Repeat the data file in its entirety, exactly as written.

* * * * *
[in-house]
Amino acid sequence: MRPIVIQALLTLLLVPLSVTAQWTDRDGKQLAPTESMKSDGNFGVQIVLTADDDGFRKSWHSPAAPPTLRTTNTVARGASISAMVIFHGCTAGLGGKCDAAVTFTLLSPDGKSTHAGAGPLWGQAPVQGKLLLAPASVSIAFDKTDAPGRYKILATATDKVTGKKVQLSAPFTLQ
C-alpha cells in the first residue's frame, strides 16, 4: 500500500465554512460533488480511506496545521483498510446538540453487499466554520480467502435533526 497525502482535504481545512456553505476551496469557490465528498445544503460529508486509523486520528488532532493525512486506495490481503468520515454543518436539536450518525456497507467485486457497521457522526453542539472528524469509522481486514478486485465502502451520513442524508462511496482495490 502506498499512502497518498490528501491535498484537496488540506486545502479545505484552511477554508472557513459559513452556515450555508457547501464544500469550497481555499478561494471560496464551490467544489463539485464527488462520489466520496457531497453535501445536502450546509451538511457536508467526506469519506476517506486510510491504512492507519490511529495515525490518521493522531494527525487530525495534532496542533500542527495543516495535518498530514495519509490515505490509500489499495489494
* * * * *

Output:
[in-house]
Amino acid sequence: MRPIVIQALLTLLLVPLSVTAQWTDRDGKQLAPTESMKSDGNFGVQIVLTADDDGFRKSWHSPAAPPTLRTTNTVARGASISAMVIFHGCTAGLGGKCDAAVTFTLLSPDGKSTHAGAGPLWGQAPVQGKLLLAPASVSIAFDKTDAPGRYKILATATDKVTGKKVQLSAPFTLQ
C-alpha cells in the first residue's frame, strides 16, 4: 500500500465554512460533488480511506496545521483498510446538540453487499466554520480467502435533526 497525502482535504481545512456553505476551496469557490465528498445544503460529508486509523486520528488532532493525512486506495490481503468520515454543518436539536450518525456497507467485486457497521457522526453542539472528524469509522481486514478486485465502502451520513442524508462511496482495490 502506498499512502497518498490528501491535498484537496488540506486545502479545505484552511477554508472557513459559513452556515450555508457547501464544500469550497481555499478561494471560496464551490467544489463539485464527488462520489466520496457531497453535501445536502450546509451538511457536508467526506469519506476517506486510510491504512492507519490511529495515525490518521493522531494527525487530525495534532496542533500542527495543516495535518498530514495519509490515505490509500489499495489494